He has worked as a high school English teacher, managed continuing education programs for radiologists, and directed online safety and health trainings for frontline construction and industry workers. 

Josh holds a Bachelor of Arts in English and a Master of Arts in Teaching from Southern Illinois University, Carbondale.

It’s Here! The Phius Certification Guidebook v3.0

SONY DSCIn this week’s blog, Phius Associate Director Lisa White introduces the Phius Certification Guidebook v3.0 and explains how to get the most out of the newest guidebook iteration.

The Phius Certification Guidebook is the one-stop-shop for all things related to the Phius project certification program.

The guidebook contains information ranging from Tips for Designing a Low Cost Passive Building to Energy Modeling Protocols and What to Avoid. It continues to evolve alongside Phius’ growing certification program and standard updates.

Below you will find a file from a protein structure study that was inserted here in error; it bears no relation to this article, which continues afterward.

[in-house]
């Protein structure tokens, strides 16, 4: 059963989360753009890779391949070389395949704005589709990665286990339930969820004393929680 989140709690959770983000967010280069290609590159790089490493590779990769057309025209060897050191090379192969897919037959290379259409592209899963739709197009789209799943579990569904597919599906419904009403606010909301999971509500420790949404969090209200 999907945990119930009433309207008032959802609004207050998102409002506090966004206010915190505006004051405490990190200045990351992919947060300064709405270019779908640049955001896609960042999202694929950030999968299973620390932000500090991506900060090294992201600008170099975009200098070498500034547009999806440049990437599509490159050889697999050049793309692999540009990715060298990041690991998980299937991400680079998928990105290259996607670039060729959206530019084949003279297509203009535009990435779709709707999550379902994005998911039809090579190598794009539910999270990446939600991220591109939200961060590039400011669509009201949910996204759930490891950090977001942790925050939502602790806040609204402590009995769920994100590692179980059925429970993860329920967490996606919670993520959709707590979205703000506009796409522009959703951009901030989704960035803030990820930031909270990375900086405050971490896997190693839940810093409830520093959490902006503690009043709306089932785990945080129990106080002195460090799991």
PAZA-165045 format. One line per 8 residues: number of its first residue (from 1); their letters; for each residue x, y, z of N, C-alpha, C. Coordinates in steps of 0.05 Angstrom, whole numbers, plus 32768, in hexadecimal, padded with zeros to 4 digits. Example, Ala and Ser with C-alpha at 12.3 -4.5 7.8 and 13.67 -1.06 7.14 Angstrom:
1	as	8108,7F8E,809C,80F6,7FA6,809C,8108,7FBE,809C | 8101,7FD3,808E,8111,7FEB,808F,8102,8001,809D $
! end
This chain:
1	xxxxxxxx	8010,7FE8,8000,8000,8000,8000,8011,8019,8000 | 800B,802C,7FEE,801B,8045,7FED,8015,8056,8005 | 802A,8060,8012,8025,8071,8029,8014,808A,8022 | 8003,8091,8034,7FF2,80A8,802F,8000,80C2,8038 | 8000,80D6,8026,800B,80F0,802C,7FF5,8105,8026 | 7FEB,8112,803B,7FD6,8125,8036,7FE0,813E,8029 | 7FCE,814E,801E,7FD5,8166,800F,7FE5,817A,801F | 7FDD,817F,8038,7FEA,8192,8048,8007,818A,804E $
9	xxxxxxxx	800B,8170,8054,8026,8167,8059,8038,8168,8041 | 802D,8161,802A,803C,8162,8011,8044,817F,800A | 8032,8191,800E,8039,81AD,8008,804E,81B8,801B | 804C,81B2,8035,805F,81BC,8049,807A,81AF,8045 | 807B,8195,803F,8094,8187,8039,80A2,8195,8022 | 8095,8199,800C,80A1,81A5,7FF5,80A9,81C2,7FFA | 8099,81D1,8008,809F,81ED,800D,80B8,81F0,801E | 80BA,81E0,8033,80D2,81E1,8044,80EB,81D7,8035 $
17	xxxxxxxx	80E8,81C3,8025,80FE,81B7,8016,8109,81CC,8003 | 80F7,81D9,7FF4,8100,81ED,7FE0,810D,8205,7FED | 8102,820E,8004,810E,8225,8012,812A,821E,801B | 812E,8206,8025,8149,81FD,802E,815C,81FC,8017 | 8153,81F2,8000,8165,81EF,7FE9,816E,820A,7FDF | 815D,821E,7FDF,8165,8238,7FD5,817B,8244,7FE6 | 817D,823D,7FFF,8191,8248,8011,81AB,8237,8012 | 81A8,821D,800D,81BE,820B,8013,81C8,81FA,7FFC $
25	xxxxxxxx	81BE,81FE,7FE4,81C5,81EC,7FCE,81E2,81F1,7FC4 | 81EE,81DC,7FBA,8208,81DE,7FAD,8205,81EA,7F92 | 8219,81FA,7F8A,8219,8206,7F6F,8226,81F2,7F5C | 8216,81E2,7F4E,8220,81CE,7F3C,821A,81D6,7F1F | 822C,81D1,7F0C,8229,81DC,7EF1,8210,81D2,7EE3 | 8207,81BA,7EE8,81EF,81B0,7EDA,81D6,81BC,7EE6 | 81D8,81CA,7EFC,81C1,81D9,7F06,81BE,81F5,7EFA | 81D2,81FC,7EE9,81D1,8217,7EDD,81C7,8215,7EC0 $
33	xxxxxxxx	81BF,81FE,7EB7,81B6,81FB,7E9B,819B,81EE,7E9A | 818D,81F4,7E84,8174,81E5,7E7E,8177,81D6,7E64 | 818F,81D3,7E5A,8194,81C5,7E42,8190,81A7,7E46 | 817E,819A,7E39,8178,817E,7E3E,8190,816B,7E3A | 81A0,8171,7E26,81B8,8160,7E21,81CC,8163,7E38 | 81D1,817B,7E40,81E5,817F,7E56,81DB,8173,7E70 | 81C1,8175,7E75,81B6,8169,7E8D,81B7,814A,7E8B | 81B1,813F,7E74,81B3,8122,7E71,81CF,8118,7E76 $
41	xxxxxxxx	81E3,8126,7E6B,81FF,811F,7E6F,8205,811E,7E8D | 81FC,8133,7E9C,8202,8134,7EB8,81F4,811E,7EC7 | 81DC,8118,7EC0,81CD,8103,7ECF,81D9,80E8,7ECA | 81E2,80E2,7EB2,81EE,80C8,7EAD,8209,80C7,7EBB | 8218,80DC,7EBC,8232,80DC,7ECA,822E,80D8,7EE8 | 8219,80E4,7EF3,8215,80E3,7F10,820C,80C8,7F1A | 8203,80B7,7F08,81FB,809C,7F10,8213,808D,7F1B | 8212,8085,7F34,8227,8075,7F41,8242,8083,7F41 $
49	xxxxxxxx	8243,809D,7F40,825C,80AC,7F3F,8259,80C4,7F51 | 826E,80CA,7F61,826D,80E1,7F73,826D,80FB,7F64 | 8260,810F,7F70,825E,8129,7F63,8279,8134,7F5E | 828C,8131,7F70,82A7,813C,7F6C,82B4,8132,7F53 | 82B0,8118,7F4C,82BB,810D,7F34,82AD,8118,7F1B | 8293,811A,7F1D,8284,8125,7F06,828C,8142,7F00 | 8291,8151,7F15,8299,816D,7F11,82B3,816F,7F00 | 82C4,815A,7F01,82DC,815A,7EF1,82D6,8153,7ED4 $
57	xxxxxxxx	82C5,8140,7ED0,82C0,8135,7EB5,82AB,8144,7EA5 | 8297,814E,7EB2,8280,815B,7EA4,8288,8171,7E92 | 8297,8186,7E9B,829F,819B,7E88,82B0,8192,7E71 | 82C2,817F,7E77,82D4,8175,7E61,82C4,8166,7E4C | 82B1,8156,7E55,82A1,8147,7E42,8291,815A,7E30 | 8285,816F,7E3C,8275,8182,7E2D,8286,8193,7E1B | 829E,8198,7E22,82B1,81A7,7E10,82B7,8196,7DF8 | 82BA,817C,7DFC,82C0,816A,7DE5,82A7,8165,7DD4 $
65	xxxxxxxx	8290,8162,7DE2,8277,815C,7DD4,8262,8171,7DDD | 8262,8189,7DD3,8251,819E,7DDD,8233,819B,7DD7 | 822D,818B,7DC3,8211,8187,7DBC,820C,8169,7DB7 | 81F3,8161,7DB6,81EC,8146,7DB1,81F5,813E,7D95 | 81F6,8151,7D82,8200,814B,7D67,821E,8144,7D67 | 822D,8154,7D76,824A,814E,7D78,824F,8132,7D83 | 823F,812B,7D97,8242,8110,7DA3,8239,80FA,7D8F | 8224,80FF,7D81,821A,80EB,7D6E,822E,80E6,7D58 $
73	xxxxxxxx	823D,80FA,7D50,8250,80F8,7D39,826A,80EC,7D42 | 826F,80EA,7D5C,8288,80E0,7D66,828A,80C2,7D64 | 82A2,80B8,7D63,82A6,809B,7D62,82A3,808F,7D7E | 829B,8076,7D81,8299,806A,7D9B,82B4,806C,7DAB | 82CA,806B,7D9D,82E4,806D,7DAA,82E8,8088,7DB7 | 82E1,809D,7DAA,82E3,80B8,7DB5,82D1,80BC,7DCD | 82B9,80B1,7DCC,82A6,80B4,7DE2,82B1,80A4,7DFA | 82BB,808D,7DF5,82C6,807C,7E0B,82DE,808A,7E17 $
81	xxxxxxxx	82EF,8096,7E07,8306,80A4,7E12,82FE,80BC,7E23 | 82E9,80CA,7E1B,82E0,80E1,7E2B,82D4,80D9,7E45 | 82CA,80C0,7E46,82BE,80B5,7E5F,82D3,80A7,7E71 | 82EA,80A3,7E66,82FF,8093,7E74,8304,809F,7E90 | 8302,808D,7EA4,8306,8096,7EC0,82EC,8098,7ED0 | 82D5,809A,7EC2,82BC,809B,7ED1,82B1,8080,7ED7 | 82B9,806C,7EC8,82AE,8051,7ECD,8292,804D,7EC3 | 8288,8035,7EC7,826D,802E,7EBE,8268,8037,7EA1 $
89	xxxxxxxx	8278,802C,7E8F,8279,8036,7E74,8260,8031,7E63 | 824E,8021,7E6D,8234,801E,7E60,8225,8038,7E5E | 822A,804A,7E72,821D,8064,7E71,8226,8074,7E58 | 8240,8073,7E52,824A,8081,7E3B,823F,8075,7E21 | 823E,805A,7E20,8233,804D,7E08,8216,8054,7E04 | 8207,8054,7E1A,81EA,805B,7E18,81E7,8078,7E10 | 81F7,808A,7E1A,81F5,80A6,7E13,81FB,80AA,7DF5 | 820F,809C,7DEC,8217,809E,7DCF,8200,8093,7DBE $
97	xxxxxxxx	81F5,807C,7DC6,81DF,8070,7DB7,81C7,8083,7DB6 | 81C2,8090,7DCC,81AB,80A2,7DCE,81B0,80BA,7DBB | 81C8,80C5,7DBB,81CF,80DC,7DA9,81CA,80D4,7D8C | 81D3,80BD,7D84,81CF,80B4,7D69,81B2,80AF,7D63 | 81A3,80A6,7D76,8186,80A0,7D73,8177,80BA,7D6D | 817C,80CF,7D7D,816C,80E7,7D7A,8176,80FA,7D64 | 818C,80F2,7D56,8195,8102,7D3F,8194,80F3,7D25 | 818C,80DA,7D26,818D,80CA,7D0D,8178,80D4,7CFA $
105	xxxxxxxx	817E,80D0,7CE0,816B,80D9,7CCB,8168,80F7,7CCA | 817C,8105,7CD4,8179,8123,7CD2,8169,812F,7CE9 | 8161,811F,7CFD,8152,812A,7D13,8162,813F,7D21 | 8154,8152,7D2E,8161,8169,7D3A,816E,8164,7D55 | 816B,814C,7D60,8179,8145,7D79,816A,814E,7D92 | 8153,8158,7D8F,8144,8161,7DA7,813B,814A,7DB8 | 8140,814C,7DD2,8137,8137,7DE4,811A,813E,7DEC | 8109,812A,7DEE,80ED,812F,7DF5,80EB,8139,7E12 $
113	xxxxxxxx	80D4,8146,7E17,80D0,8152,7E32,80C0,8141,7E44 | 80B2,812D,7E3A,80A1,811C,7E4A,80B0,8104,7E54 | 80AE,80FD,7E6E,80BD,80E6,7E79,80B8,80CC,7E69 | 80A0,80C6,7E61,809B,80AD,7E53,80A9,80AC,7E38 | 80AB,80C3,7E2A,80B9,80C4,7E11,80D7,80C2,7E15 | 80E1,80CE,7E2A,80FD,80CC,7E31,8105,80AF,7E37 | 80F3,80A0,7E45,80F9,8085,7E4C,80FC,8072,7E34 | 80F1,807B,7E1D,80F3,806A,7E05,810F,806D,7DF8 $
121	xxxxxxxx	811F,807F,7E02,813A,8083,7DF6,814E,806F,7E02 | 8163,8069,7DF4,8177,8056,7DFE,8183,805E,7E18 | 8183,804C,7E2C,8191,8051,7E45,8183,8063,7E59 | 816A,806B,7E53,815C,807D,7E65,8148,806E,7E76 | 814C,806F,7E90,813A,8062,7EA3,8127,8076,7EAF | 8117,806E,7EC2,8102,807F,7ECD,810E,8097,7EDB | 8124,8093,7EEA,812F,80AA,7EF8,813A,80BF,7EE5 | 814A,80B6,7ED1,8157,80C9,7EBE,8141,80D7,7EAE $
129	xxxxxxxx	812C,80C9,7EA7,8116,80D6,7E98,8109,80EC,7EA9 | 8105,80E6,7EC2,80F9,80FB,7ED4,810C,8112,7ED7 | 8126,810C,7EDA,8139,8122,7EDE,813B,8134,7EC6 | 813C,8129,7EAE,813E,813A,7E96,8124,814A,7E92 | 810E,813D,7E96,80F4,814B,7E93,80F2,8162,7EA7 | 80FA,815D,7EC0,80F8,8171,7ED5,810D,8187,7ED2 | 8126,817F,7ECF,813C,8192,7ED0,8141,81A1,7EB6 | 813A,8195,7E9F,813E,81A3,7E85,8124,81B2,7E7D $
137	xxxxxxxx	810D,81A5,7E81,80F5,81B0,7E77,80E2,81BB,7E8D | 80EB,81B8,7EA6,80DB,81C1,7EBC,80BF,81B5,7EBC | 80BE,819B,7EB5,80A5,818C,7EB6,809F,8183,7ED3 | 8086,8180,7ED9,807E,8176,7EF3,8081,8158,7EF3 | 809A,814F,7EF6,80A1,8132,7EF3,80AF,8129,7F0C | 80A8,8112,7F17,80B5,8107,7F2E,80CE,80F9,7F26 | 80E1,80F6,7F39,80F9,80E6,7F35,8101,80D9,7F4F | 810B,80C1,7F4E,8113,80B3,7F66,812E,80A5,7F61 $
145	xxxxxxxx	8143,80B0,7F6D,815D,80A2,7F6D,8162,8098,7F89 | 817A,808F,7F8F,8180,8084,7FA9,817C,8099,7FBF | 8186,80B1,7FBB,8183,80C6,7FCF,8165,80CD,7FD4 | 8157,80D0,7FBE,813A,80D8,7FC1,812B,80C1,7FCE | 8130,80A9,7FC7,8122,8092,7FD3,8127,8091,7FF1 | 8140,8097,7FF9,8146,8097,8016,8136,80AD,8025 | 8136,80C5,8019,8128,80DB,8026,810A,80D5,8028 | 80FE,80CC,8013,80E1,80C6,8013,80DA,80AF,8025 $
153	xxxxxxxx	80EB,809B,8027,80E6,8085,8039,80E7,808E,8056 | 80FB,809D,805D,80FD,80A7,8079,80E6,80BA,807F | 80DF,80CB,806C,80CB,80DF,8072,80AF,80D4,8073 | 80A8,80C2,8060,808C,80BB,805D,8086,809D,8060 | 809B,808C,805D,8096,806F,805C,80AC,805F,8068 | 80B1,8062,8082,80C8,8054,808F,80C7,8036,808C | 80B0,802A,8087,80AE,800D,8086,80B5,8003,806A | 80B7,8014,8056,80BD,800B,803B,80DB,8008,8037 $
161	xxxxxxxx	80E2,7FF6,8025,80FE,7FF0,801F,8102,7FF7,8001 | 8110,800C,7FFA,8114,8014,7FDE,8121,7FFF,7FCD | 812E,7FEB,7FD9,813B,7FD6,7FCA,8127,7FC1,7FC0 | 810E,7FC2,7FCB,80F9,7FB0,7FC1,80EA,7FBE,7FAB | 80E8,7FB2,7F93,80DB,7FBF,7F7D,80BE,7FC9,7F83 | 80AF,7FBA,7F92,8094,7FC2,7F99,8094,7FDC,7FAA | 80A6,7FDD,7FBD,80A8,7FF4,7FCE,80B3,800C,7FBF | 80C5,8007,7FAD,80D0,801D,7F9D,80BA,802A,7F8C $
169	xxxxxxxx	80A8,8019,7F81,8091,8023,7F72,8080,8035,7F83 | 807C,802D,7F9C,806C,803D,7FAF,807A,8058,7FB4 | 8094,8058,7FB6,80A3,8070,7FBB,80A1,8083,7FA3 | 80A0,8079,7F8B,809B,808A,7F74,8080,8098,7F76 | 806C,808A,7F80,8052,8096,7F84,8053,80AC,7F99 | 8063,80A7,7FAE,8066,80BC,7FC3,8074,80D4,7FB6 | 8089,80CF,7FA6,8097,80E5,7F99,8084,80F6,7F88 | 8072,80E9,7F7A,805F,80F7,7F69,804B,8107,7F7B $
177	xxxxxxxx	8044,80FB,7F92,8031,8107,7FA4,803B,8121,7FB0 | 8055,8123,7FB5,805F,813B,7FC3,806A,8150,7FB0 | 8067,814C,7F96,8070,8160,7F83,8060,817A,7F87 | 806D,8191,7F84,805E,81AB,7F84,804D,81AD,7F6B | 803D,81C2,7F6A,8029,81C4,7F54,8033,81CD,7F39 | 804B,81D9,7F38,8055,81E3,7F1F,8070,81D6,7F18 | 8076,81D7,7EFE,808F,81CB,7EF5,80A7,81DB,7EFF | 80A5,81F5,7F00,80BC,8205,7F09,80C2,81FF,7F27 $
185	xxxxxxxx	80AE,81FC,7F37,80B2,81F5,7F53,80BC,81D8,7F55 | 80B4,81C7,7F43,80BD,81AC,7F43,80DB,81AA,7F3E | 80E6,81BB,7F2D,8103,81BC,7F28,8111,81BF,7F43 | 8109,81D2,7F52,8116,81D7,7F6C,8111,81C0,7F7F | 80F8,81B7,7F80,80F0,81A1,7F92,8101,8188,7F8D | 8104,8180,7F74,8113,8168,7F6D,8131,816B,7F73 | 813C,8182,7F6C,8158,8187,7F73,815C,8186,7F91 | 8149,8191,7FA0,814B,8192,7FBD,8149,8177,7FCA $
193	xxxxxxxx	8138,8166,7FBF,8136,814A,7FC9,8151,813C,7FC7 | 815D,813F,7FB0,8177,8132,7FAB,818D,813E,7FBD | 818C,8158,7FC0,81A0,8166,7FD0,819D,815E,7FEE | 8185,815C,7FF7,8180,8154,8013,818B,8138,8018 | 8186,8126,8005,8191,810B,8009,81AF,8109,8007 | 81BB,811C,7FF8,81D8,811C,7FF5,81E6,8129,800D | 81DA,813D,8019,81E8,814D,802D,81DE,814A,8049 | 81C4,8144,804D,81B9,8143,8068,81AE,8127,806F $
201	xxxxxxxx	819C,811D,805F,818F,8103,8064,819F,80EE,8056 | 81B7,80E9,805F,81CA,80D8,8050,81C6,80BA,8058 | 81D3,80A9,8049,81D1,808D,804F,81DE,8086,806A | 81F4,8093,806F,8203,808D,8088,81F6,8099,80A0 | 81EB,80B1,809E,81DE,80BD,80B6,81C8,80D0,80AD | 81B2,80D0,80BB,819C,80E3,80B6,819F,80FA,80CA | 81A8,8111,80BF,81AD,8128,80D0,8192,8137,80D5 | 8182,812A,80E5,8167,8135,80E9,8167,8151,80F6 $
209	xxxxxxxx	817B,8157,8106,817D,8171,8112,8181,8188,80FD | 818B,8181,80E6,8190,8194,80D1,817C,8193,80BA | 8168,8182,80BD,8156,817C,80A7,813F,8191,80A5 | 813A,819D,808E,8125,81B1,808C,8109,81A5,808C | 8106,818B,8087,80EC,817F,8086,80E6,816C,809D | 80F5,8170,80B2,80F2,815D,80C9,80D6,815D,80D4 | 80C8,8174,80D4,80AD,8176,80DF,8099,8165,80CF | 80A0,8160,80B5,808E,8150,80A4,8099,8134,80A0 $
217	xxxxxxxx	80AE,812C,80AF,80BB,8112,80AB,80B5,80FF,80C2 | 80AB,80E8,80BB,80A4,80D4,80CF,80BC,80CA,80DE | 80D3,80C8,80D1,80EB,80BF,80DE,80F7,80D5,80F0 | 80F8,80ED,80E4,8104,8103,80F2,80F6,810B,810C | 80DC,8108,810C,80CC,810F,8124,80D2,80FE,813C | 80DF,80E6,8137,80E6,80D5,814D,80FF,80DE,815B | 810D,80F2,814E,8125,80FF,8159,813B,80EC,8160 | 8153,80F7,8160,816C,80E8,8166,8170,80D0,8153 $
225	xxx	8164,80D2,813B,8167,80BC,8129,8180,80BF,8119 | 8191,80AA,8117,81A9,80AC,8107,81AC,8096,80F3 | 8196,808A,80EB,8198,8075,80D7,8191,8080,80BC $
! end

Guidebook CoverOne great reason to certify a project is to share knowledge with the passive building community, which accelerates growth. This guidebook is the keeper of that knowledge as well as lessons learned from the expanding base of certified projects. The Phius Certification team receives a myriad of questions from project teams related to unique circumstances and first-time design decisions that often require developing new guidelines and protocols to be applied on future projects — and those end up in the Guidebook. On top of that, the detailed review of projects throughout design and construction illuminates opportunities for the certification team to improve the guidance we provide to our constituents.

Version 1.0, released five years ago to support PHIUS+ 2015, clocked in at 87 pages. Version 2 followed to support PHIUS+ 2018 at 157 pages, and the most recent update, Version 3, supports Phius 2021, with 190 pages. The guidebook is a key resource for Phius professionals — but we’re often told it’s too long! I’m certain it can feel much shorter, and be incredibly useful, if you know how to navigate it. Anyone can get around a big city with the right map!